The challenge: Repeat 10 times.

The exercise: Lateral squat walks with a band

The benefit: Works the butt and abductors. Builds hip and knee strength.

The equipment: A red Thera-band (exercise band).

The movement: Place the band around both ankles. Squat with feet facing forward. Remaining in the squat, take a large step to the right with your right foot. Your legs should now be as far apart as you can get them. Keeping your right foot in place, take a half step to the right with your left foot. Repeat.

The challenge: Do 16 to 20 steps in each direction with the red band. Work up to 16 to 20 steps in each direction with a blue band, which offers more resistance than a red band.

The exercise: Trunk twist toss

The benefit: Works the lower back, obliques and rectus abdominis. Good for rotation during turns and jumps.

The equipment: Medicine ball, optional partner.

The movement: Start with a six-to-eight pound medicine ball. Hold the ball out in front of you with arms at shoulder height and hands under the ball. Twist to the right, with your head following your arms to the right. Twist to the left and throw the ball to the left. You can either throw the ball against a wall or to a partner who is 10 to 20 feet away.

The challenge: Do 16 throws on each side. Work up to a heavier medicine ball.

Josiah Middaugh, a personal trainer at Dogma Athletica in Edwards, knows all about snowshoe conditioning. After all, he’s a three-time winner of the national United States Snowshoe Association championship. The 30-year-old trainer said toning up is the best way to avoid injuries like tendonitis in the Achilles tendon. Try these snowshoe-specific exercises to avoid burning in the calves and hip flexors:

The exercise: Reverse lunge with knee drive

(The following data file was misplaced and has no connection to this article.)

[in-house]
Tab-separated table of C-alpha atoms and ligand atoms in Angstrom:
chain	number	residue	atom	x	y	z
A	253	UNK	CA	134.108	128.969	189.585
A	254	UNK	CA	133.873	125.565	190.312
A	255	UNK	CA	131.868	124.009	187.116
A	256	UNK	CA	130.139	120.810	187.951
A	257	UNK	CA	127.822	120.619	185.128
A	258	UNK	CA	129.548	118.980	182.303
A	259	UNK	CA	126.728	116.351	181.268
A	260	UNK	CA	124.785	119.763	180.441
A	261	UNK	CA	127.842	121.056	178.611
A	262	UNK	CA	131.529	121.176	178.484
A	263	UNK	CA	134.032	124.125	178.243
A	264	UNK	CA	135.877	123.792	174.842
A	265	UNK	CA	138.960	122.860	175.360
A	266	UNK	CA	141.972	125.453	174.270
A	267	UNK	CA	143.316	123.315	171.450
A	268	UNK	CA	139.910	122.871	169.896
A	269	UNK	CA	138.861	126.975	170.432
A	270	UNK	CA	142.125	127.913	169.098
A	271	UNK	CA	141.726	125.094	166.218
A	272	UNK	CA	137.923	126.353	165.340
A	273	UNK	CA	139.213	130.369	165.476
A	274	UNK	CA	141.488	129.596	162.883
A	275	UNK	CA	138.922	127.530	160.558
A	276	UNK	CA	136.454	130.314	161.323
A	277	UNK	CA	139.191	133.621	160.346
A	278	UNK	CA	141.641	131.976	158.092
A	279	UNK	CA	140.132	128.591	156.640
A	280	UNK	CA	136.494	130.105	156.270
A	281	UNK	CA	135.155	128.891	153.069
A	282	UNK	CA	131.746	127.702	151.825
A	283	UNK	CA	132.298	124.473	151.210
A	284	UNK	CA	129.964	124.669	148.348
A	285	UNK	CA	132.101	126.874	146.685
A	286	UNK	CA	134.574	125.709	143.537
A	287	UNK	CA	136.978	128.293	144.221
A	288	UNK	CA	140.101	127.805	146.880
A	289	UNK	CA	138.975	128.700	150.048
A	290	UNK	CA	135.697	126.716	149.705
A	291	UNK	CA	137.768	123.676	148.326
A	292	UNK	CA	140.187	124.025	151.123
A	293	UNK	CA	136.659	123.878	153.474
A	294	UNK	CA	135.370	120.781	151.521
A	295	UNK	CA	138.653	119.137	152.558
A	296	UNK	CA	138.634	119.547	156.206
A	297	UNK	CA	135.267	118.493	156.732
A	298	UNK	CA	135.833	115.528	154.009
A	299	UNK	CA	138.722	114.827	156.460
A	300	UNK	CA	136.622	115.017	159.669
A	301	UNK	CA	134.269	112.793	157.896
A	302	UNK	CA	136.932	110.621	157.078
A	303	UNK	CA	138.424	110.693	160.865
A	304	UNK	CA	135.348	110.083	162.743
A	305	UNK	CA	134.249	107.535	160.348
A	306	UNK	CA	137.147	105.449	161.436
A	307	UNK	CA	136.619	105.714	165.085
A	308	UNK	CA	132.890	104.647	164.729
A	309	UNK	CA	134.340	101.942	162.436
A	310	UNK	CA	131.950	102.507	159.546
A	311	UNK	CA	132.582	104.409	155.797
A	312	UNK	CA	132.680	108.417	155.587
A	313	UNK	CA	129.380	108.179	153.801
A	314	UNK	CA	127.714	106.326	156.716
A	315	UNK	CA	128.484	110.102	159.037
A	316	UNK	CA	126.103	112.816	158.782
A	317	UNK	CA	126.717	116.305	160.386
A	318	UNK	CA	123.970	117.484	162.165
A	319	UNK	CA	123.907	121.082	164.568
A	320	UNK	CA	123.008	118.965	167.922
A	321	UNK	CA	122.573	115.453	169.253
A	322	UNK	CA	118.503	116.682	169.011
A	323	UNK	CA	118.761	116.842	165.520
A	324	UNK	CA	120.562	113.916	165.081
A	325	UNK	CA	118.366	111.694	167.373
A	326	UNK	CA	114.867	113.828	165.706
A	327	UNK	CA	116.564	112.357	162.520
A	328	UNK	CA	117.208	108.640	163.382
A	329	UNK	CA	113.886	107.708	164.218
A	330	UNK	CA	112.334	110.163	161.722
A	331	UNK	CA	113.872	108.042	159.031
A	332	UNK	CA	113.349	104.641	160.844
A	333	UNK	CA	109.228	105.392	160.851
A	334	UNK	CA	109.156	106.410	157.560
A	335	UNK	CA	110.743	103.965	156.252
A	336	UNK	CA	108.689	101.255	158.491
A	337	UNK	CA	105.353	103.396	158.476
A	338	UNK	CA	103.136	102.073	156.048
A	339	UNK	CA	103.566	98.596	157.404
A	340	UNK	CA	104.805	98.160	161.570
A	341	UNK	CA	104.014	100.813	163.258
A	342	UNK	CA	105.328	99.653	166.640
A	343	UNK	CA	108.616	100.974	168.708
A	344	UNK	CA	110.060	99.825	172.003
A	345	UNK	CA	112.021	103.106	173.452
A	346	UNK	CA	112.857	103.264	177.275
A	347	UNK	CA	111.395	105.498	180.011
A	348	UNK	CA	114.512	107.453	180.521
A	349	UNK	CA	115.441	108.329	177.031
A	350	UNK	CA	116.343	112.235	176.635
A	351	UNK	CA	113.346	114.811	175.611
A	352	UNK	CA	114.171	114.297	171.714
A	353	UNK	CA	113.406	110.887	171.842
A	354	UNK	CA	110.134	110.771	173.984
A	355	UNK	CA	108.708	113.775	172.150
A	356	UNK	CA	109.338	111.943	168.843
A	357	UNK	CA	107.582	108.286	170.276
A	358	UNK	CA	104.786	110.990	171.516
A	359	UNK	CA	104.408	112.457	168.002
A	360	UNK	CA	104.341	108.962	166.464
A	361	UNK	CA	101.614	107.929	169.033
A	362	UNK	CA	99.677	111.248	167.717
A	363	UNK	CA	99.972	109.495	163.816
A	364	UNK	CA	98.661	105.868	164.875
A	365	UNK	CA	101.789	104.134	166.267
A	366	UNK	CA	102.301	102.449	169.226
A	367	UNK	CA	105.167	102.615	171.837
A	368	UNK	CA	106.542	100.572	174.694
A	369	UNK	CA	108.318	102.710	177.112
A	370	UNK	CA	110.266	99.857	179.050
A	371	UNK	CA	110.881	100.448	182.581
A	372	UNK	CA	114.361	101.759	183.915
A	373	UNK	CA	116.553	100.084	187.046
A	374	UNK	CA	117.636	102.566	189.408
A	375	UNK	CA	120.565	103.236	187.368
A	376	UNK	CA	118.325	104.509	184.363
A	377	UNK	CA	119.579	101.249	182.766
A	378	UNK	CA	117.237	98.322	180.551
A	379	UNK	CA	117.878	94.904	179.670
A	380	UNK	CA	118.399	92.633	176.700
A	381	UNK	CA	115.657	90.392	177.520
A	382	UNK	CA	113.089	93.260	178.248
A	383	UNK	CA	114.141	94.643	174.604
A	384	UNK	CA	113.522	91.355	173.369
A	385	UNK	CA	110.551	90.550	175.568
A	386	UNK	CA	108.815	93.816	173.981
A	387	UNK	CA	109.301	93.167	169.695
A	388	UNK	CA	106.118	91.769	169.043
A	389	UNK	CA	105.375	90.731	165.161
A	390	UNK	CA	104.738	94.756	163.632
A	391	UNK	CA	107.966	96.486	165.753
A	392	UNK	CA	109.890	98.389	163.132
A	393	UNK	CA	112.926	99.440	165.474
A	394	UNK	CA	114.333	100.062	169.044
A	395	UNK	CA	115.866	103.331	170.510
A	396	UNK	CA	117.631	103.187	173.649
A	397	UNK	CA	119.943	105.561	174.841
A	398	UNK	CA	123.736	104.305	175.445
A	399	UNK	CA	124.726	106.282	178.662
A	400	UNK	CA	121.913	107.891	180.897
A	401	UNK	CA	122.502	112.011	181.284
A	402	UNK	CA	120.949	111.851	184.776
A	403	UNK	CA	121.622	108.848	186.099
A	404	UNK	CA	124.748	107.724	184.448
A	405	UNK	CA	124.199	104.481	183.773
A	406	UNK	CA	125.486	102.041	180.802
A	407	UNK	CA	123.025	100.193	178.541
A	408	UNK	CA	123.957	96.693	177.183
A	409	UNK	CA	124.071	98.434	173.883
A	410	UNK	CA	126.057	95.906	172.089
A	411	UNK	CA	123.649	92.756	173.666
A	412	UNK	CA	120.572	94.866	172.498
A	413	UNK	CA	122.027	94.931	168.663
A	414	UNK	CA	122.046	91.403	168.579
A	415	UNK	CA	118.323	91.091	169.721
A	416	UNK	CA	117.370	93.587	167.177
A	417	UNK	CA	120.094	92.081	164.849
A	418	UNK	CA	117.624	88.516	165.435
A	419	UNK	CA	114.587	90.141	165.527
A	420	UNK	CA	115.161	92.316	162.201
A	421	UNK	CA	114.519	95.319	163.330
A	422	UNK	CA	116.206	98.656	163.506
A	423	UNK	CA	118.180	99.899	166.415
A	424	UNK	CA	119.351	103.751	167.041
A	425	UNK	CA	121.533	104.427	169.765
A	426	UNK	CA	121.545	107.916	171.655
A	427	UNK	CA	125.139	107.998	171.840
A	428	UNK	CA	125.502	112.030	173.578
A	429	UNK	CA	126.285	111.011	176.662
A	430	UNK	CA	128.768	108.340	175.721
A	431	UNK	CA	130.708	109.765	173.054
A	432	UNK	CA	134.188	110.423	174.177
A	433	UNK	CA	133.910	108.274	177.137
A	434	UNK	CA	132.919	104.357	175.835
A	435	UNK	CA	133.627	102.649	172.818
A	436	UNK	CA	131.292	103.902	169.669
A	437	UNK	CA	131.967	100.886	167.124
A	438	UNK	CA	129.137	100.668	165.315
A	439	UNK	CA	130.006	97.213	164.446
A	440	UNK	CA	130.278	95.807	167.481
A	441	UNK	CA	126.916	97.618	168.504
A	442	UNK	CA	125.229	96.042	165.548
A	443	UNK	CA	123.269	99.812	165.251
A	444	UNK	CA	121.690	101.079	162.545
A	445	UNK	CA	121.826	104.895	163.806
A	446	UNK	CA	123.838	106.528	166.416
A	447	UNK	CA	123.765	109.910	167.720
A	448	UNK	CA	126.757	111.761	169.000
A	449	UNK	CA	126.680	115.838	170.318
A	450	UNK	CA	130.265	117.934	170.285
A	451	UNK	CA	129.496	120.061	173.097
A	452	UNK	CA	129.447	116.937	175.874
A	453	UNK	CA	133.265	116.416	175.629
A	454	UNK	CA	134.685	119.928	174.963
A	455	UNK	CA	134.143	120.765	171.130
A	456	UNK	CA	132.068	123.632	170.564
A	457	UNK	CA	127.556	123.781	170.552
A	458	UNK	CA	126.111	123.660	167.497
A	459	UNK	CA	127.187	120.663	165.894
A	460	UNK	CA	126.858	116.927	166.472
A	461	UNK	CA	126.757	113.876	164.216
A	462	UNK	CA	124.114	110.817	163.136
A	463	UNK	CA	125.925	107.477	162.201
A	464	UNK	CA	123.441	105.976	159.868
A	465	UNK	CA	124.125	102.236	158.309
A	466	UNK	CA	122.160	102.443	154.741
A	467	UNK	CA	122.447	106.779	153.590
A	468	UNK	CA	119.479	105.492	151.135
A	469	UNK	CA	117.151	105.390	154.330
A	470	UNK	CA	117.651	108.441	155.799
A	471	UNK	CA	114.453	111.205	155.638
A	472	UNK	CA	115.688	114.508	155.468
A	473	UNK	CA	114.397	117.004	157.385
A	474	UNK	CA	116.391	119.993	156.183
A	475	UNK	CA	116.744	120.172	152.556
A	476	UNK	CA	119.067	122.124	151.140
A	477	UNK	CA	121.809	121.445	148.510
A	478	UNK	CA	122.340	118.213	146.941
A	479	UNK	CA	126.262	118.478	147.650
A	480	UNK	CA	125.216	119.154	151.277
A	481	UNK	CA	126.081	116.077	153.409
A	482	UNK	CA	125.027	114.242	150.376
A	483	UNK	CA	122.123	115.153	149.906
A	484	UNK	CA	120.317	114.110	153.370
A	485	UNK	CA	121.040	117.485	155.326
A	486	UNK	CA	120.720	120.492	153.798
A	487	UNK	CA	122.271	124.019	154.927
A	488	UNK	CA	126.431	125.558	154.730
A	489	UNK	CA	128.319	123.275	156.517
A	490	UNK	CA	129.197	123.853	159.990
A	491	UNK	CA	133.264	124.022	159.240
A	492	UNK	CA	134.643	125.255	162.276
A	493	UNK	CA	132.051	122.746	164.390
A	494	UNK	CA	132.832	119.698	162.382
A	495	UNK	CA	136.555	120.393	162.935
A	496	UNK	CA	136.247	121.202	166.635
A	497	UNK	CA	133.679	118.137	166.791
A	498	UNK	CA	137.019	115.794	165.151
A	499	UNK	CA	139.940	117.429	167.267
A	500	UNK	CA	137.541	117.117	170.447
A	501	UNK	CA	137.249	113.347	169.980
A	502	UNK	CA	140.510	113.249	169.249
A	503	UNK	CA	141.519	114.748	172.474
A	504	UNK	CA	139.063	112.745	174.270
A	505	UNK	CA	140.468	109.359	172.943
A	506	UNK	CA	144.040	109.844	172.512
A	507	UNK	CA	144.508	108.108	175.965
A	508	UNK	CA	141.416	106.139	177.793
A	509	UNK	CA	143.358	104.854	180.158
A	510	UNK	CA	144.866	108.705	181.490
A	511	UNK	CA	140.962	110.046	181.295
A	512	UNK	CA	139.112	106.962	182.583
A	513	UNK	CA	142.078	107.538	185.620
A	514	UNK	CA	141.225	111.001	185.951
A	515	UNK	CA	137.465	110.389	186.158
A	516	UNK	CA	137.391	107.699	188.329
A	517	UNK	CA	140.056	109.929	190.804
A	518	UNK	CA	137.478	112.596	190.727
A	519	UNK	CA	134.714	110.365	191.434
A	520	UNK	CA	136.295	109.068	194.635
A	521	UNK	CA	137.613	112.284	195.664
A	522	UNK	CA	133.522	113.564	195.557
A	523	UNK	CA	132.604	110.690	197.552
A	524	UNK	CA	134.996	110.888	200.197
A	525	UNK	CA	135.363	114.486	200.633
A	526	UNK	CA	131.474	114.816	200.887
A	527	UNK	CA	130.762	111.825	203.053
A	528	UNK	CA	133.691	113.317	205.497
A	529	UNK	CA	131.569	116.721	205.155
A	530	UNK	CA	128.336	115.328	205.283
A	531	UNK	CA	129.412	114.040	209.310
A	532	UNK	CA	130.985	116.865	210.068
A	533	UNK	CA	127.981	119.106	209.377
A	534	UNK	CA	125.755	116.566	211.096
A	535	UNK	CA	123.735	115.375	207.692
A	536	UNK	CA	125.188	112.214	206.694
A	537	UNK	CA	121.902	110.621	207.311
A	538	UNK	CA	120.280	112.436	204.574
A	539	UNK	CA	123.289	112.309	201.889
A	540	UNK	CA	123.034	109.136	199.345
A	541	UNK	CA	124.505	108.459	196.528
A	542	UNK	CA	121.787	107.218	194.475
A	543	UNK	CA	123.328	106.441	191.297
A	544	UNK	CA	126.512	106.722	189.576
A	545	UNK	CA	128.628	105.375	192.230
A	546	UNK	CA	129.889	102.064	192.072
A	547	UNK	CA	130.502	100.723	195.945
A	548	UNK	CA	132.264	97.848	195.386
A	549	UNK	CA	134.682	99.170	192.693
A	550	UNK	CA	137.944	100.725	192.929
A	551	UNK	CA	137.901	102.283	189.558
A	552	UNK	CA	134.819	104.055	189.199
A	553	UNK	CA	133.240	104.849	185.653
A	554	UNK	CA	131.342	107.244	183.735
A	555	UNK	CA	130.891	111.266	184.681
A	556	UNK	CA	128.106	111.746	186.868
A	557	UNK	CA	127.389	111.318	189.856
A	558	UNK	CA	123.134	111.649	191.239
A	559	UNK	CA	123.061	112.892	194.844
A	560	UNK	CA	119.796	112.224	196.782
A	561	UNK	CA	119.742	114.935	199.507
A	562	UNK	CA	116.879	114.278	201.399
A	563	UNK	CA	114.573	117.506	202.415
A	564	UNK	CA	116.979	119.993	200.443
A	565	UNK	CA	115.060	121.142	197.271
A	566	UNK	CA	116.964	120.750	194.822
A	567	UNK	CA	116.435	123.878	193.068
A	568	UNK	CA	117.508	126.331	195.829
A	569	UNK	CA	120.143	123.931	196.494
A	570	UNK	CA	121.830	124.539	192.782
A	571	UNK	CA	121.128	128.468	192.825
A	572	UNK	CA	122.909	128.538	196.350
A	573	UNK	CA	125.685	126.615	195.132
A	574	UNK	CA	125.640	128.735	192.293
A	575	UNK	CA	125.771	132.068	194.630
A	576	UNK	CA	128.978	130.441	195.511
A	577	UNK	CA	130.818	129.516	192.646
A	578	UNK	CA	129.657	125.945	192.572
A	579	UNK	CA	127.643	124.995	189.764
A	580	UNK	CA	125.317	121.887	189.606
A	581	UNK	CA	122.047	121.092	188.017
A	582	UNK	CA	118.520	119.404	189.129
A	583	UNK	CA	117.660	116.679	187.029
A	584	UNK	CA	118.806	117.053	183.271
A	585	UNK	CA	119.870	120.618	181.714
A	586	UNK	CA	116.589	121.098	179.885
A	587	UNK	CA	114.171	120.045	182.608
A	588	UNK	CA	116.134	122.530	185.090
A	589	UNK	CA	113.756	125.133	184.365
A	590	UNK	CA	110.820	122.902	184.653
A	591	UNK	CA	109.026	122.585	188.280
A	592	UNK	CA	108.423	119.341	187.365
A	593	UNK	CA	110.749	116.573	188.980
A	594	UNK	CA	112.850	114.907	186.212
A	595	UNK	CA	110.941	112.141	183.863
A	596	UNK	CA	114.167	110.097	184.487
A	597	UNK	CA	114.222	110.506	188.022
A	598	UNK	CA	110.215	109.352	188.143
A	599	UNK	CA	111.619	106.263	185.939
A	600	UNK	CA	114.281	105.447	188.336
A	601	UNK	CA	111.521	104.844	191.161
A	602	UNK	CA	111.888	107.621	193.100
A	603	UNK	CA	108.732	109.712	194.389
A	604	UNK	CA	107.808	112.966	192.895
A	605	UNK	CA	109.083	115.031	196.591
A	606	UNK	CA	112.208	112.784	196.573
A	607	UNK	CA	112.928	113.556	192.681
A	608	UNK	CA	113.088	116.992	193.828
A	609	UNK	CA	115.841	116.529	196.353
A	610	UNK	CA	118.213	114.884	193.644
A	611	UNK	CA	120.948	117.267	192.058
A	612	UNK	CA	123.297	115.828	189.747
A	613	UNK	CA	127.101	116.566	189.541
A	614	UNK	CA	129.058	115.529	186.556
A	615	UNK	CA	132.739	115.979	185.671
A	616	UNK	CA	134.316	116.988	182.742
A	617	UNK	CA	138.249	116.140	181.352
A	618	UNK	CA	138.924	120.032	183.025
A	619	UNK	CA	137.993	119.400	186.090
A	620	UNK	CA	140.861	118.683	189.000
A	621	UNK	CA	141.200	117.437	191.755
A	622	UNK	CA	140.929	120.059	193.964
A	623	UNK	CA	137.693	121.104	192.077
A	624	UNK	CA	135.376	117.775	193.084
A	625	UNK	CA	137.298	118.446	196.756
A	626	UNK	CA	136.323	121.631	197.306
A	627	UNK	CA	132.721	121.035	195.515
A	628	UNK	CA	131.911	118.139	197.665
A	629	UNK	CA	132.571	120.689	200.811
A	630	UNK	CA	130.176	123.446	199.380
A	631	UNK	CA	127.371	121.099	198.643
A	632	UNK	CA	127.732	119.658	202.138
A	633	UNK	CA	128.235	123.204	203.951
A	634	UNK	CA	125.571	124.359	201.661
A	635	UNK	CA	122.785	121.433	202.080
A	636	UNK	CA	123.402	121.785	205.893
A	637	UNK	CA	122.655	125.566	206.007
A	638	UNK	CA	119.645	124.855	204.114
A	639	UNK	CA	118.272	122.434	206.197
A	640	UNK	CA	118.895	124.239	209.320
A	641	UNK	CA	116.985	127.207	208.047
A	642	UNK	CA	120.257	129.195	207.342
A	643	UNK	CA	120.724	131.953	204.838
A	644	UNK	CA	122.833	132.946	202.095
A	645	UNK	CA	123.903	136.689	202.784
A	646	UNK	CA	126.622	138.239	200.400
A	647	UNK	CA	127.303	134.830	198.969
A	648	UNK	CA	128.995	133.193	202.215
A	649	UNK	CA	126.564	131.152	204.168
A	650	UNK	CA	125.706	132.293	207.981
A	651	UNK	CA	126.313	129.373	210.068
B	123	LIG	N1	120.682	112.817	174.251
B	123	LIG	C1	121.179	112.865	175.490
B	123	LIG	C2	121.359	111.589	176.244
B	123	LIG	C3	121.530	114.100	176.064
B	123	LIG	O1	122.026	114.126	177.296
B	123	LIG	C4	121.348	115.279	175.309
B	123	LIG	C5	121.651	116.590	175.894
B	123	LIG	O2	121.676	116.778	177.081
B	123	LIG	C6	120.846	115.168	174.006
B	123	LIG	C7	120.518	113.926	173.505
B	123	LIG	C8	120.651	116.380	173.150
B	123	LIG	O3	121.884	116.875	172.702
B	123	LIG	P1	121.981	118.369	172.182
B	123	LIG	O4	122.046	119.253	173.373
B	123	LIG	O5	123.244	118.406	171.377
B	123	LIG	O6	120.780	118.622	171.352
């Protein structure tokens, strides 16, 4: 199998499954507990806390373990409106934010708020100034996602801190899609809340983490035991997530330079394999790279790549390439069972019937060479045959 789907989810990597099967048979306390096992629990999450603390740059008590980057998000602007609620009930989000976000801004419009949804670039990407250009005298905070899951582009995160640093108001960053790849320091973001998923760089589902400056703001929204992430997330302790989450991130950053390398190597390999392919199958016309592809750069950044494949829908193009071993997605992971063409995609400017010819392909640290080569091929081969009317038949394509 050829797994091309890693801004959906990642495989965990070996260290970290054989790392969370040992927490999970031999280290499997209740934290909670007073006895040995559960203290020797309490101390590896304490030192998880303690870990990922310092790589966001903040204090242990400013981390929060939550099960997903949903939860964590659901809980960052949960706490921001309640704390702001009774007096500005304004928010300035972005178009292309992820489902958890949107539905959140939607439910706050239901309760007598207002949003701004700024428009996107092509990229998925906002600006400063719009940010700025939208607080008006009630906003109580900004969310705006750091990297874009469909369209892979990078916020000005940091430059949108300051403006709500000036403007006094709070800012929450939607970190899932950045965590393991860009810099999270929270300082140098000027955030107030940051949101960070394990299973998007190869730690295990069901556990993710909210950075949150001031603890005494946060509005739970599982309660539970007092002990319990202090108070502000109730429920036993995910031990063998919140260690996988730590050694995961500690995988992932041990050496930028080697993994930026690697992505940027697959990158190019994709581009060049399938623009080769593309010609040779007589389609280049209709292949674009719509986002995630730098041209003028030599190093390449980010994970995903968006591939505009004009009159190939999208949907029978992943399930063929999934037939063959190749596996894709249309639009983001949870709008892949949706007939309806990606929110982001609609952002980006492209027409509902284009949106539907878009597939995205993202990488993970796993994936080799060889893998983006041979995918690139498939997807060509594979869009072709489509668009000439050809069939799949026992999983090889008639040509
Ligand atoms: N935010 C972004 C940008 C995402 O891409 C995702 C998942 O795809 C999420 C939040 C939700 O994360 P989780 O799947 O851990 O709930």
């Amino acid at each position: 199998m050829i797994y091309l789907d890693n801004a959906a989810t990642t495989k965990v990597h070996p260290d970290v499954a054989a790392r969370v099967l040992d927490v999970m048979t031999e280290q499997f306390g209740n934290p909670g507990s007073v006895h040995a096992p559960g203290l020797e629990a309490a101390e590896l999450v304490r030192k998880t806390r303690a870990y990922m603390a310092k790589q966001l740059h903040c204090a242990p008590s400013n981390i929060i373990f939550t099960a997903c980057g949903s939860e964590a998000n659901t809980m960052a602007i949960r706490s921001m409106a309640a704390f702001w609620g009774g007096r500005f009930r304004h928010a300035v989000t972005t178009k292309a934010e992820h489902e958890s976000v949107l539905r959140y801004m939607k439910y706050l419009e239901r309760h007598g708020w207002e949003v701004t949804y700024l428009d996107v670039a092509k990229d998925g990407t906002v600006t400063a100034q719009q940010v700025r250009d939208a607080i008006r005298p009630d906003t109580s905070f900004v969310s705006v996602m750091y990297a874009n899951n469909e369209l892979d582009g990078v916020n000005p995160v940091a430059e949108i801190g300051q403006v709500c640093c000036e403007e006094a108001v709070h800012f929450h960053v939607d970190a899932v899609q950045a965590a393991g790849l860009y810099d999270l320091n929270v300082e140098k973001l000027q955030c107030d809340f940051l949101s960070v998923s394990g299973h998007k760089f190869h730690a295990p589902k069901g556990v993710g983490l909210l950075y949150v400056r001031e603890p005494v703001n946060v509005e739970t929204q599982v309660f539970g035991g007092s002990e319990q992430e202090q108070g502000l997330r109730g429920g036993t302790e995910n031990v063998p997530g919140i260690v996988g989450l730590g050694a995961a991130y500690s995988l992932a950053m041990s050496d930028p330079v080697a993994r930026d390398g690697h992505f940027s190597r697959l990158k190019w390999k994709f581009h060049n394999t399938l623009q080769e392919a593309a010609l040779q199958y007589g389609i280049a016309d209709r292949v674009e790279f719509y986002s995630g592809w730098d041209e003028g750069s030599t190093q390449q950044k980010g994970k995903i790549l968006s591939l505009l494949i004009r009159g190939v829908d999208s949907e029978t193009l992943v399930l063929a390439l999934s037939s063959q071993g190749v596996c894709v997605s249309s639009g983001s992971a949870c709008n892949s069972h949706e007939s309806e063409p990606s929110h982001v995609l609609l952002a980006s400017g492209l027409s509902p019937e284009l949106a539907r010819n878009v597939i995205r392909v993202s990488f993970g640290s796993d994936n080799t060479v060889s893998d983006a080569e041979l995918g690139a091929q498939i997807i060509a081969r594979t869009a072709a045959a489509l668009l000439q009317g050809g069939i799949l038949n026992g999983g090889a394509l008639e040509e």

The benefit: Works all the major muscles in the legs. For the hip flexors, this movement simulates dragging the weight of the snowshoe.

The equipment: Cable machine with an ankle strap.

The movement: Place your right foot in the ankle strap, with the ankle strap set to five to 10 pounds of resistance. Lunge downward with the strapped-in foot behind you. From this position, make a smooth transition into a knee drive by doing the following: Balancing on the left leg, lift the right leg upward, with a bent knee, until the knee is parallel with your hip. Repeat.

The challenge: Do three sets of 12 on each leg.

The exercise: Windmill toe touch

The benefit: Builds pelvic stabilization so you can balance on unstable surfaces like snow.

The equipment: None

The movement: Balance on your left leg with arms straight out to the sides. Touch your left arm to your toe. Return to the one-leg standing position. Touch your right arm to your toe. Return to the one-leg standing position.

The challenge: Start with 12 touches per leg. Work up to 20 touches per leg.

The exercise: Bosu plank press-up

The benefit: Works the core (abdominals, lower back, butt). This stabilizes your spine so you don’t hyperextend it during downhill sections.

The equipment: Bosu ball

The movement: Get into a pushup position with your hands on the Bosu ball. Transition into plank position by placing both elbows and forearms on the Bosu ball, keeping the body straight as a plank. Return to push-up position.

The challenge: Start with two to three sets of 10. Build up to two to three sets of 20.

High Life Writer Sarah Mausolf can be reached at 970-748-2938 or smausolf@vaildaily.com.